Wonderful Waldir was no friend of the right-wing military dictatorship that ruled Brazil from 1964 till 1985. When the military coup against populist (but not popular) President Joao Goulart occurred in 1964 (with support from the United States, as many Brazilians will never forget), young Pires was a Goulart cabinet minister. In the dotage of an old leftie in South America, a reflexive anti-Americanism must be viewed in a certain context).

As the respected Brazilian journalist Alberto Dines wrote back in December, Pires is "an honest, courageous poilitician with an undefiled biography."

However, as the head of Brazilian commercial and military aviation ... well, not so hot. On his watch, huge sums of money went to supposedly improve what had been a third-world air traffic control system, while Brazilian commercial air traffic soared. Whatever they spent the money on, it didn't buy them a first-class system. The crash merely exposed the huge technological and human problems with Brazil's military-run air-traffic system that international pilots have talked about for years.

After the crash last Sept. 29, Pires flew off the tracks and greatly contributed to the current mess. As Dines wrote: His "intention was to make the government look good, or at least the ruling party." Pires, Dines said, "politicized the tragedy from the very beginning ... The pilots of the Legacy were Americans, ergo they were preliminarily guilty."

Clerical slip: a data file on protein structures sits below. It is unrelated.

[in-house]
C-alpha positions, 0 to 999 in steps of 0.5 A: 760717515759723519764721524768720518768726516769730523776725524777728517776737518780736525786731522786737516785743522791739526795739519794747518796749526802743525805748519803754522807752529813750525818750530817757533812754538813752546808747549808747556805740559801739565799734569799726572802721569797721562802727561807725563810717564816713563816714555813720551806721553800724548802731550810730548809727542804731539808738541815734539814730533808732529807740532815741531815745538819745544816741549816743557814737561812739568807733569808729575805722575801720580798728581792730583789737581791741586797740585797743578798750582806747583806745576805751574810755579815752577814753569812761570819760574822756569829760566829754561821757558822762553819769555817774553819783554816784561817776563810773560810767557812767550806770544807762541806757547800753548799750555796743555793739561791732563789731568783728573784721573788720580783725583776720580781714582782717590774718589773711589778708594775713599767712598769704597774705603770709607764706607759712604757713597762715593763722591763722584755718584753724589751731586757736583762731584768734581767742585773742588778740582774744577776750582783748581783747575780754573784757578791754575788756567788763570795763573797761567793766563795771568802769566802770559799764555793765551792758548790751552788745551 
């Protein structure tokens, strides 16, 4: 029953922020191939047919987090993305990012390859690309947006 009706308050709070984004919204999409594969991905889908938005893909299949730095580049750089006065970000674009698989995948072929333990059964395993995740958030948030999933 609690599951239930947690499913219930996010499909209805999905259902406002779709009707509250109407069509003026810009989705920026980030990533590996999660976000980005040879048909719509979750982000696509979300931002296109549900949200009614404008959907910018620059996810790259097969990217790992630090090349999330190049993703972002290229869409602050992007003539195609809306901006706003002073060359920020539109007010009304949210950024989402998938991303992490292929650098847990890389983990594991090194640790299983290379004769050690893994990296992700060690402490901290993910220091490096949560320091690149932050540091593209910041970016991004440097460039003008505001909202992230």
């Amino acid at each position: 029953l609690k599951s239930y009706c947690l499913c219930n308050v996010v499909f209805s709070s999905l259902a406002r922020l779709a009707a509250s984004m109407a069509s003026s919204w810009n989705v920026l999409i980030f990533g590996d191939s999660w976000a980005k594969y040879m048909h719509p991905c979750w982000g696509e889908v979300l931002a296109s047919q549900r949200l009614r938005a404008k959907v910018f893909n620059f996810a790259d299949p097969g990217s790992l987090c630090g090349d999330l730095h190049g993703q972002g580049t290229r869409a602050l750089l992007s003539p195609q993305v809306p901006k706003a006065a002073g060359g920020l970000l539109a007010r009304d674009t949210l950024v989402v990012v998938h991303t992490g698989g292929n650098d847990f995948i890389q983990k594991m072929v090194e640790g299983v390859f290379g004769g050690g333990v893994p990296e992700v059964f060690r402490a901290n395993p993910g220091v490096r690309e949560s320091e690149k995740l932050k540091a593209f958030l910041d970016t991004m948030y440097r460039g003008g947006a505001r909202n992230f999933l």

Pires has a lot to answer for, and so do some of the government's flunkies in the news media, who have been flogging the anti-American donkey since day one, irrespective of the facts in this particular case.

More detail later on what's been happening in the congressional investigations, some testimony in which has not pleased the "hang the Americans" mob.

Of course, some Brazilian newspapers and their amusingly delusional columnists (who genuflect to the authorities for their "scoops" so reflexively that I worry they'll soon require knee-replacement surgery), are of course still doing their desperate level-best to denounce inconvenient facts and villify apostates whose testimony gets in way of the story as they have been instructed to report it. That false story is taking on water like the Titanic.

---ends

12 comments:

wondering ego said...

It is an historical error to associate Brazil with United fruit and Standart fruit and to a "Banana Republic". The Ghost of a Banana Republic yes, do haunt us, as well as the "Le Brésil n’est pas um pays sérieux" attributed to Charles de Gaulle. Sometimes we are on the verge that those nightmares may come reality, its true, but we have been able to scape from that, slightly. This would be the same as seeing the US as quite a Banana Republic under the Bush administration or as totally controlled by the profit-driven media and bankers... these are ghosts that haunt US too, but somehow you north-americans expect it may not come true... "this can't be true!" the common citizen will be wondering these days.

wondering ego said...

Anyway, I must recognize that you, Mr. Sharkey, as a journalist, is well versed at using those images to call the attention and to get us brazilians on our nerves. Clever!

CollisionAvoidance said...